“A happy and healthy duck is a tasty duck” is more than a snappy slogan at Joe Jurgielewicz & Son, Ltd. This phrase has been a guiding principle for four generations of the family business, and proper nutrition remains a key component in raising consistently superior flocks. To achieve vigorous health and proper growth, the company partners with Purina Animal Nutrition LLC to produce a specially crafted feed.
This highly nutritious duck diet remains closely monitored by the Jurgielewicz’ state of the art research and development facilities at their operation in bucolic Strausstown, Pennsylvania. “We’re constantly testing our dietary formulations,” says Dr. Zack Lowman, our resident geneticist. “That ensures we’re providing the optimal diet for happy, healthy ducks.”
Keith Fleetwood, a commercial poultry and feed mill specialist at Purina Animal Nutrition Center, reveals the many steps entailed in creating an exclusive and premium dietary regimen. The foundational ingredients are straightforward essentials – raw corn and raw soybeans, some of it grown on the 500 acre Jurgielewicz farm that supports eco-friendly and sustainable practices. The balance of products necessary to nourish more than six million ducks a year is sourced from local farms in Pennsylvania and nearby Maryland. Trucks then deliver these commodities to two designated feed processing facilities that meet the needs of this highly specialized client.
When the milling facilities process these grains, a proprietary blend of vitamins and minerals is introduced to the mixture for a nutritionally balanced diet. (Hormones and antibiotics are never added.) Purina is diligent about evaluating all ingredients used in the feeds for Jurgielewicz ducks, with purchasing specs on each item mirrored by receiving specs. “We check and evaluate everything before actually letting it be introduced into what becomes the feed mill. It has to go through a series of vigorous tests that meet all those requirements are performed. Then we can bring those products into the facility to utilize them for blending to manufacture feed for Jurgielewicz,” Fleetwood says. Additives include just vitamins, minerals and different processed and unprocessed grains.
The Purina nutritional staff regulates diets to meet the three different stages of a duck’s growth and development at certain ages. “We know what it takes to build the skeleton of the animal, and what is needed to build the meat and fat on the ducks. They have a very strict balanced diet,” Fleetwood continues. The initial diet is a starter feed that builds bones and starts putting tissue on the animal. “Then they go to a grower feed that has a little bit lower protein – the skeleton has been built and now we’re building the meat to meet the requirements for Jurgielewicz’ bird conformation. The finisher feed has a little more calories than the previous two feeds. As the name says, this finishes the ducks out until they’re ready for processing. The ducks, frankly, eat better than you and I.” Each diet supports and complements the specific meat to fat ratio established through the evolving genetics program at Jurgielewicz. Because different genetics would have different requirements, Purina has about 2,000 diets to suit a variety of species.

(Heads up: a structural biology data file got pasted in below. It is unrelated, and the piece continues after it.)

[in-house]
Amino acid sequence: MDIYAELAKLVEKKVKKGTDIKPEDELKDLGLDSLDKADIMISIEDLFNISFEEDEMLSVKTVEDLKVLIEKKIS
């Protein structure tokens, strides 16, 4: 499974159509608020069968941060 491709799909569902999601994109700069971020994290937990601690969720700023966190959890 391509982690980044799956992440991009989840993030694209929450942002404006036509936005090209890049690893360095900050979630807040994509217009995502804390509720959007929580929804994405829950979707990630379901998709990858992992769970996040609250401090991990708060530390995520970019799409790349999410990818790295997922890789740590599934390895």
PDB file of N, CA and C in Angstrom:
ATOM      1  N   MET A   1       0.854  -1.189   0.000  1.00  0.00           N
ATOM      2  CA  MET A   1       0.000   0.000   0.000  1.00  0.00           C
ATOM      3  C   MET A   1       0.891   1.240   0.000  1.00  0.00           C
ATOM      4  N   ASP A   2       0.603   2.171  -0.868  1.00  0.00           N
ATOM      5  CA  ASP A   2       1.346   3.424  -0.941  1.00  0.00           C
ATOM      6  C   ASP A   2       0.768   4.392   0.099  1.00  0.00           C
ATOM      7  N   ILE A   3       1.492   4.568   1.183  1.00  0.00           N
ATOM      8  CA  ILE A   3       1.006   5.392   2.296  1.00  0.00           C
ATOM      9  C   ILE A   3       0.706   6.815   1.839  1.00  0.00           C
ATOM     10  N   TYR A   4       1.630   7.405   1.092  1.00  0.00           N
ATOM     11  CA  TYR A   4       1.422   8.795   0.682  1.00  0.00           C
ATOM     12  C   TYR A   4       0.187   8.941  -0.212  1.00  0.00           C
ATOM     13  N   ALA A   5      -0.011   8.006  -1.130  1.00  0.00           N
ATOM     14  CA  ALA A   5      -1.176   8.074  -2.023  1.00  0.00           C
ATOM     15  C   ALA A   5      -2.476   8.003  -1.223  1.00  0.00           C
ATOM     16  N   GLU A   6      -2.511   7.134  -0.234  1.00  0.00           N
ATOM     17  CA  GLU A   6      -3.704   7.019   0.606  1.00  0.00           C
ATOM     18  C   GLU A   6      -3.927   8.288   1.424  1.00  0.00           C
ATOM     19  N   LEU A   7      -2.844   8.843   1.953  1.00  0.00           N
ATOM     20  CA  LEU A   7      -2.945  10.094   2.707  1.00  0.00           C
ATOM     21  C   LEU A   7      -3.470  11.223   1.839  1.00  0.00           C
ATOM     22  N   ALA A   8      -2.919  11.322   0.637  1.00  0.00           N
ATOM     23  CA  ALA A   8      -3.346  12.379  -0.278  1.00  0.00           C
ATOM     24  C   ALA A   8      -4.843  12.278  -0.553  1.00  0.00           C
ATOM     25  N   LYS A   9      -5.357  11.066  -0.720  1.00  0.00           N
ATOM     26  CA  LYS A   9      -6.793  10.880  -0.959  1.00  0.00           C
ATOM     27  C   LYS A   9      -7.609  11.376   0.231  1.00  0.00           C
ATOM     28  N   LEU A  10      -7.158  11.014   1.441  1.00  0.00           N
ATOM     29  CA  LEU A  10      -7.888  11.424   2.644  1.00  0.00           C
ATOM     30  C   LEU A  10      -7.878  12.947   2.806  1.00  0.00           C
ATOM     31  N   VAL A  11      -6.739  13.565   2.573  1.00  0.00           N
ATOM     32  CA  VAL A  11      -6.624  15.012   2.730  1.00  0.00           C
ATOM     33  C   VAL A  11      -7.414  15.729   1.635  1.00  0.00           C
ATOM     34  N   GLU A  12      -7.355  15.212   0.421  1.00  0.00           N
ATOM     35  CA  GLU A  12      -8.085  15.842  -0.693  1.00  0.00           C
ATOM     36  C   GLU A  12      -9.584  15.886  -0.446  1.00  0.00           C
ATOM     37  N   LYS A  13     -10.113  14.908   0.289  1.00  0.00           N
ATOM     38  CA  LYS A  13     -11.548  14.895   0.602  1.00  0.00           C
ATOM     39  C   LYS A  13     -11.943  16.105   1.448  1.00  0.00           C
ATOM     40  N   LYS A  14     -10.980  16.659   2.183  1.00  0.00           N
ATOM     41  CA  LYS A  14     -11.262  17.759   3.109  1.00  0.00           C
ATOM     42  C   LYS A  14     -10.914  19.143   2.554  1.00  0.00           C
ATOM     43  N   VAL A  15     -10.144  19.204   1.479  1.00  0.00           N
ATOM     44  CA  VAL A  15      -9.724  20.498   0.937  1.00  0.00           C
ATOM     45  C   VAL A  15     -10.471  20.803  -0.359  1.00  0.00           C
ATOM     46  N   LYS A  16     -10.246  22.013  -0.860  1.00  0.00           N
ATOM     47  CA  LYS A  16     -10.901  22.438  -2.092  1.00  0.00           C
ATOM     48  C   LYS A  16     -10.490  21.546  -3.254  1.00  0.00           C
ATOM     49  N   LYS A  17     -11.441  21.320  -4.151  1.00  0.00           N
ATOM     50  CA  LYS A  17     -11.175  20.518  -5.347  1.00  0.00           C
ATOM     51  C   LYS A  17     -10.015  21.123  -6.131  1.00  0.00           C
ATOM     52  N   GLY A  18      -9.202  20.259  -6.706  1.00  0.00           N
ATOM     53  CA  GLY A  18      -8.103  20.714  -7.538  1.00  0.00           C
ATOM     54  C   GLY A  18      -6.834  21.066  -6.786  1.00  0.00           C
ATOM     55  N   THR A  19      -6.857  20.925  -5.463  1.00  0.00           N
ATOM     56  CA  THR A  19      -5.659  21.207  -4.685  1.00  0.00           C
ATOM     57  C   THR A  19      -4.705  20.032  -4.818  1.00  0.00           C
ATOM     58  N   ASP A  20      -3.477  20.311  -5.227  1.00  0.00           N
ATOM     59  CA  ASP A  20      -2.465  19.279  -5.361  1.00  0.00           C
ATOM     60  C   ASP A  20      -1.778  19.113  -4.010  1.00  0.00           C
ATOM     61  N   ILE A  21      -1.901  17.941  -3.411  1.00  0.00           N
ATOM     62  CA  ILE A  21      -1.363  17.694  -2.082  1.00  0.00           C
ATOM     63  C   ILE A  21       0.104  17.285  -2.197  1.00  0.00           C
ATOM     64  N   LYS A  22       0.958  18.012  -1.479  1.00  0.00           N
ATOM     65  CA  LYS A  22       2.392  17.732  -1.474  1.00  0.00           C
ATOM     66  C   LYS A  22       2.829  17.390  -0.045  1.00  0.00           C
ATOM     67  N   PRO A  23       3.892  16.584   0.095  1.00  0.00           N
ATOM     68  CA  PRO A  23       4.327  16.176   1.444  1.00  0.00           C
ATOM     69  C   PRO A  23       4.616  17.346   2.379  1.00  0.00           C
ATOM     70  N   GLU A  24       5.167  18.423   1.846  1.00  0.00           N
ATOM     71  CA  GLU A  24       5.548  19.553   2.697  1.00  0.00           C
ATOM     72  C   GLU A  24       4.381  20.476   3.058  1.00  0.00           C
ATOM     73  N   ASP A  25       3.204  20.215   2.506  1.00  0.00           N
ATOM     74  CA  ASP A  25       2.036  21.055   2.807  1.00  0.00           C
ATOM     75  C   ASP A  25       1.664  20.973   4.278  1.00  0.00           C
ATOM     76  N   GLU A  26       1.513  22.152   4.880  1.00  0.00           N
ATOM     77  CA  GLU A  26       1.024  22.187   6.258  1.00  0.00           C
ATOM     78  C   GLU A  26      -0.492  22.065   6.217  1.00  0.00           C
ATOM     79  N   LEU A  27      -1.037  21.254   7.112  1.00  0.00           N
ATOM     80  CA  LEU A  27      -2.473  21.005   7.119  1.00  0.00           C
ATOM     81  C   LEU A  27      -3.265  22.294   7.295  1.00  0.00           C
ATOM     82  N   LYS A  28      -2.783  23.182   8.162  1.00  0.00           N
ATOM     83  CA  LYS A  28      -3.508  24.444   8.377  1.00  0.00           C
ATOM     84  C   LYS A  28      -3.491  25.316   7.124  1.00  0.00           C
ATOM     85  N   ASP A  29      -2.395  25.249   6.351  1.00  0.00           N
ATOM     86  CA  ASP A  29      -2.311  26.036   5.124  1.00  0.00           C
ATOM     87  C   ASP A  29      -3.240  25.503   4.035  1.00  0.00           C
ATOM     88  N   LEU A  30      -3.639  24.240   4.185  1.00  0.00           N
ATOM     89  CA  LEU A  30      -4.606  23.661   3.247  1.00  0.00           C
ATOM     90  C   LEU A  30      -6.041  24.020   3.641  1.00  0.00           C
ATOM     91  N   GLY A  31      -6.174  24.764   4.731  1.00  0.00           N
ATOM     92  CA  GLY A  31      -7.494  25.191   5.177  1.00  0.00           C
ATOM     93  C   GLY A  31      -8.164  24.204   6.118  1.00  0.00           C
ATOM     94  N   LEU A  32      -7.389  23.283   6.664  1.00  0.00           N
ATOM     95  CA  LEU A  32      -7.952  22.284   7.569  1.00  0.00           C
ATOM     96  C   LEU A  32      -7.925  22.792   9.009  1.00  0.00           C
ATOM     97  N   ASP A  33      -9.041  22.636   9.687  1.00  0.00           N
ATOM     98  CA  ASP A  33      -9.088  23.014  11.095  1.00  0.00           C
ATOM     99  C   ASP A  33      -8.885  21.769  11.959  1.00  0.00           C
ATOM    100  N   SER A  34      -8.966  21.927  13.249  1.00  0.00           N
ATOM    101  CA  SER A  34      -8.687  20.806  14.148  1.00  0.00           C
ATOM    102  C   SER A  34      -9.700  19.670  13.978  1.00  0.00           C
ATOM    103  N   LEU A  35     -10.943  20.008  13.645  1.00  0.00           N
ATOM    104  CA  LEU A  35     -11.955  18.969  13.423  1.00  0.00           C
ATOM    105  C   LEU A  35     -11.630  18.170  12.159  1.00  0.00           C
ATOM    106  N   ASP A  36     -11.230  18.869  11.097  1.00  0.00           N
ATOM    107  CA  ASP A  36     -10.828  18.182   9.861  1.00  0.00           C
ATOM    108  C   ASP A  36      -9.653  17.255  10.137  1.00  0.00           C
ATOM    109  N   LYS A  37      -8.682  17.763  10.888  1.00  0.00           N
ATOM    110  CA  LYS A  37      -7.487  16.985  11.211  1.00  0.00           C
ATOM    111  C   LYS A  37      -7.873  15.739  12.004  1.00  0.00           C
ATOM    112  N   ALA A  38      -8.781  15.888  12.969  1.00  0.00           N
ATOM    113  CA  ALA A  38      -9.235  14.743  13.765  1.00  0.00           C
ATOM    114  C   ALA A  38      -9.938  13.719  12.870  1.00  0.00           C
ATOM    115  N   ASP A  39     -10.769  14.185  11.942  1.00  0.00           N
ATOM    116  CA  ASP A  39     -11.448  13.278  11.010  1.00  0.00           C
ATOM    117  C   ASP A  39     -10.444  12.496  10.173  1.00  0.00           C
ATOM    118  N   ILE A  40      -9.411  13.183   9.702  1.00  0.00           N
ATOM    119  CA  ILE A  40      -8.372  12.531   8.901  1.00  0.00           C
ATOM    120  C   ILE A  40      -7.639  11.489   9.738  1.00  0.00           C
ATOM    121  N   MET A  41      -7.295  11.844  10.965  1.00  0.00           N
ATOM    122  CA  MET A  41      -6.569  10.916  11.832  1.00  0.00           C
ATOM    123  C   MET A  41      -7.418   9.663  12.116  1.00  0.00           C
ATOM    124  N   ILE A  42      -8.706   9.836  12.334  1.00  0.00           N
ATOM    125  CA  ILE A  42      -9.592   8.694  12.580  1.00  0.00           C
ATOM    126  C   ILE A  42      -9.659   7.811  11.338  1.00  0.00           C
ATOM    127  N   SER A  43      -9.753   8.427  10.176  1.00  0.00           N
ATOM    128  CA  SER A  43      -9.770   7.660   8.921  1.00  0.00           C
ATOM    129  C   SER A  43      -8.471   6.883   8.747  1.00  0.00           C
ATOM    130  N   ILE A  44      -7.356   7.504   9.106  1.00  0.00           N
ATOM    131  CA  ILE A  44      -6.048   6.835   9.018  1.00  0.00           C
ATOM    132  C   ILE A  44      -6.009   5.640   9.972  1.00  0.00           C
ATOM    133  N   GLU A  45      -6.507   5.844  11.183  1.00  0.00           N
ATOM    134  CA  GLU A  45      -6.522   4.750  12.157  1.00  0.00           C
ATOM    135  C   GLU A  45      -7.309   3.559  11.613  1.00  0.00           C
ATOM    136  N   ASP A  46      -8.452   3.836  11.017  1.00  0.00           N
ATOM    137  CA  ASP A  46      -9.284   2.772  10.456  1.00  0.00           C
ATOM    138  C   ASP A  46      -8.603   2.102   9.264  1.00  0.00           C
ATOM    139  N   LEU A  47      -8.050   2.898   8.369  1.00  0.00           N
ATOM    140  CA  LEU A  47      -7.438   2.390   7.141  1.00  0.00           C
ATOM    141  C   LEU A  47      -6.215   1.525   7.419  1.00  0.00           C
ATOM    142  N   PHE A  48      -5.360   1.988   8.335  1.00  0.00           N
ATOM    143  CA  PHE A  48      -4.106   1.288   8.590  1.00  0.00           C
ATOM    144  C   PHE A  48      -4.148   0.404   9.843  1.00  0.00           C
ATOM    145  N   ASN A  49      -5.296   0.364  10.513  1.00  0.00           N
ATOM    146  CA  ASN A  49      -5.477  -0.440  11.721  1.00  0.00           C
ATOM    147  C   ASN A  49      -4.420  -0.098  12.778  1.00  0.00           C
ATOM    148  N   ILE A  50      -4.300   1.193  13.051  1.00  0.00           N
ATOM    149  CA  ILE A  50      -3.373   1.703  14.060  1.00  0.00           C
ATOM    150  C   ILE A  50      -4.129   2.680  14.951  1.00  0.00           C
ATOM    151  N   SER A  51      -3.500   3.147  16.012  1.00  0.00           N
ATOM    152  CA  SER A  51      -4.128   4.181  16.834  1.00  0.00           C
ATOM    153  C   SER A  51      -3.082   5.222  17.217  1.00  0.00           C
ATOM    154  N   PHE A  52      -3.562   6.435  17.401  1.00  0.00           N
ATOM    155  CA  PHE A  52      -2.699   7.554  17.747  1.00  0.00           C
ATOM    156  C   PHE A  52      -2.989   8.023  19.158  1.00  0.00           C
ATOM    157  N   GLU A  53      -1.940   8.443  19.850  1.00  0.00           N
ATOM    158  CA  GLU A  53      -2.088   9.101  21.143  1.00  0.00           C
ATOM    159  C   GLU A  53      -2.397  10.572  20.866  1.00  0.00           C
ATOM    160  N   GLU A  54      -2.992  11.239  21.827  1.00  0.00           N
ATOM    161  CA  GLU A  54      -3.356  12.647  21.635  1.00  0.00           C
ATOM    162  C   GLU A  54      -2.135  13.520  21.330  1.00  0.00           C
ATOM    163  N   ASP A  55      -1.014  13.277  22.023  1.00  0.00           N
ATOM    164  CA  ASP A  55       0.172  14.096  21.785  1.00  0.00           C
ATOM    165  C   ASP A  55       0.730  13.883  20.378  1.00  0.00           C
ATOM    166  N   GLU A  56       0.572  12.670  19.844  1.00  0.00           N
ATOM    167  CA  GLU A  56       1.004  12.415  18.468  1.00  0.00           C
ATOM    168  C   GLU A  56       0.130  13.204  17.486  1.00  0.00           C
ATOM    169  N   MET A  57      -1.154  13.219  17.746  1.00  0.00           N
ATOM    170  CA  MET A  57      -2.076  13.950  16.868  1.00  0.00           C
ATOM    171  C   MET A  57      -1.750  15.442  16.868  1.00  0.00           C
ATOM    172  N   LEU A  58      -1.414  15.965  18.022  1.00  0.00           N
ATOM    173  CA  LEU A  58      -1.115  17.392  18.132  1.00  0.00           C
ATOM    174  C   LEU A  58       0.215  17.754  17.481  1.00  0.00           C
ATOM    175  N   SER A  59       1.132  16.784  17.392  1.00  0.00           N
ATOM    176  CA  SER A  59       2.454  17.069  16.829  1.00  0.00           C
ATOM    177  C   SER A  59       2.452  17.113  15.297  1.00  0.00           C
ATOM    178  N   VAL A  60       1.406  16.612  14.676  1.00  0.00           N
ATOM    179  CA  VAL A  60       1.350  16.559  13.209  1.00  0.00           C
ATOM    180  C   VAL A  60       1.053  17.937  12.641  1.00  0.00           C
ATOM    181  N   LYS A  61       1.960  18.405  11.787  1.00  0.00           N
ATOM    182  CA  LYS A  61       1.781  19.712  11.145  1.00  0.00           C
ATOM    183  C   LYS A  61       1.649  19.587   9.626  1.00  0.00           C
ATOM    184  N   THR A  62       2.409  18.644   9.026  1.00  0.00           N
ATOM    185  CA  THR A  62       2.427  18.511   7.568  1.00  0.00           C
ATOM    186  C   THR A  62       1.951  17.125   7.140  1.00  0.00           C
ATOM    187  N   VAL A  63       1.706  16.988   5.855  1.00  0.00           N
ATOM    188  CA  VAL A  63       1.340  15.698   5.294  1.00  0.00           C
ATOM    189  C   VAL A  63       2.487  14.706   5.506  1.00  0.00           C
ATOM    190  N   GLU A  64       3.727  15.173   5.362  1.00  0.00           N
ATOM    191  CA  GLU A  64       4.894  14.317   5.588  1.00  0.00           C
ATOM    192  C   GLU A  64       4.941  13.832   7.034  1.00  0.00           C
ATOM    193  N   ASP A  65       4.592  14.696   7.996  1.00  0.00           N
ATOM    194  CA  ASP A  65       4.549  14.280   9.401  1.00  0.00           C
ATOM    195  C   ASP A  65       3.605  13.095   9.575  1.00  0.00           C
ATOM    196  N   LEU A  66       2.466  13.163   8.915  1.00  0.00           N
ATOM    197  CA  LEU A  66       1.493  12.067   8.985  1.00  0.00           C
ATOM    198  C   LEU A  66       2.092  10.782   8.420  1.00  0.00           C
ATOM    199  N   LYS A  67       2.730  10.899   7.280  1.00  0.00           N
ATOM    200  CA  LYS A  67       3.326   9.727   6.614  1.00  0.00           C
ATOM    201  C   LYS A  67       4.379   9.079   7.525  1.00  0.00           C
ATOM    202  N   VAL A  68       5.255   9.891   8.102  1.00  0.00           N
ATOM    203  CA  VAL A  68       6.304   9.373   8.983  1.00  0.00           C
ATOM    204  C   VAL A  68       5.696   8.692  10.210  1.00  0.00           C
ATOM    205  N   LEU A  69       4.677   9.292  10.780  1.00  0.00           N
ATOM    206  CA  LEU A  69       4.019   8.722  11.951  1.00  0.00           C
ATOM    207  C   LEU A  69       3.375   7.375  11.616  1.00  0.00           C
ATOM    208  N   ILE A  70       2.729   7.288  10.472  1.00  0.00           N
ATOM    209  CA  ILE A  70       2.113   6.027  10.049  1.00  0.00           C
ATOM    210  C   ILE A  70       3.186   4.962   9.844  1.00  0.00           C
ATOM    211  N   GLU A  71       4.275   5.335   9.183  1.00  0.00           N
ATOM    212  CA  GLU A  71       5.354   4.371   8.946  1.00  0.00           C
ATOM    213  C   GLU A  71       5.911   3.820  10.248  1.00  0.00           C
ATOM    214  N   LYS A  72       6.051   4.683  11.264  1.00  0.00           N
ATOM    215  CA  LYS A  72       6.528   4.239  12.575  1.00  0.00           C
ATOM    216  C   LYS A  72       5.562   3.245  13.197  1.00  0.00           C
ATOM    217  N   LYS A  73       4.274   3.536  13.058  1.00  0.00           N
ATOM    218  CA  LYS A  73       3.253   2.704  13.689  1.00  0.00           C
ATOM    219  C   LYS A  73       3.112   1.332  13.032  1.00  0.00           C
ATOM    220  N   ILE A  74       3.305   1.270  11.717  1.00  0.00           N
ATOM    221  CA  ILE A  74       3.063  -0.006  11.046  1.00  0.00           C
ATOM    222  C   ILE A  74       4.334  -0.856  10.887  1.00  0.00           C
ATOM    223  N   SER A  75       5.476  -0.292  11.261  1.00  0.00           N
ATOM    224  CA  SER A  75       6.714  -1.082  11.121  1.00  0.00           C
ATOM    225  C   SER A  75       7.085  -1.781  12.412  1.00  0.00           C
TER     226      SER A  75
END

Ongoing analytical nutrient profiles of all the ingredients take place every week, with a full evaluation of each component compared against the average or mean measurements. Weekly reformulations then take place. Because of the minor tweaking– just adding a little more of one ingredient than another – the ducks never know there’s a change in formula.
For transporting, the processed feed is put into compartmentalized trucks that go to the farm, and a series of hydraulic auger systems go to the top of the feed bins to be deposited. “From there, that feed goes through to the feeding system inside the houses for the ducks. It flows automatically, so the ducks are never out of feed and they always have feed in front of them,” Fleetwood says. “Jurgielewicz has done a really good job of evaluating how much feeding space is needed to be available for the number of ducks that are housed in a building. When you go into the houses you don’t see ducks fighting to get to the feed. You never see that happening at Jurgielewicz. There’s ample space and they can eat at their leisure.” A lack of these amenities can trigger competitive behavior where the ducks pick at each other or their own feathers. And that makes for happy ducks. “If you could see these animals when they’re being raised, you’d know how comfortable the are,” Fleetwood concludes. “We love educating people.”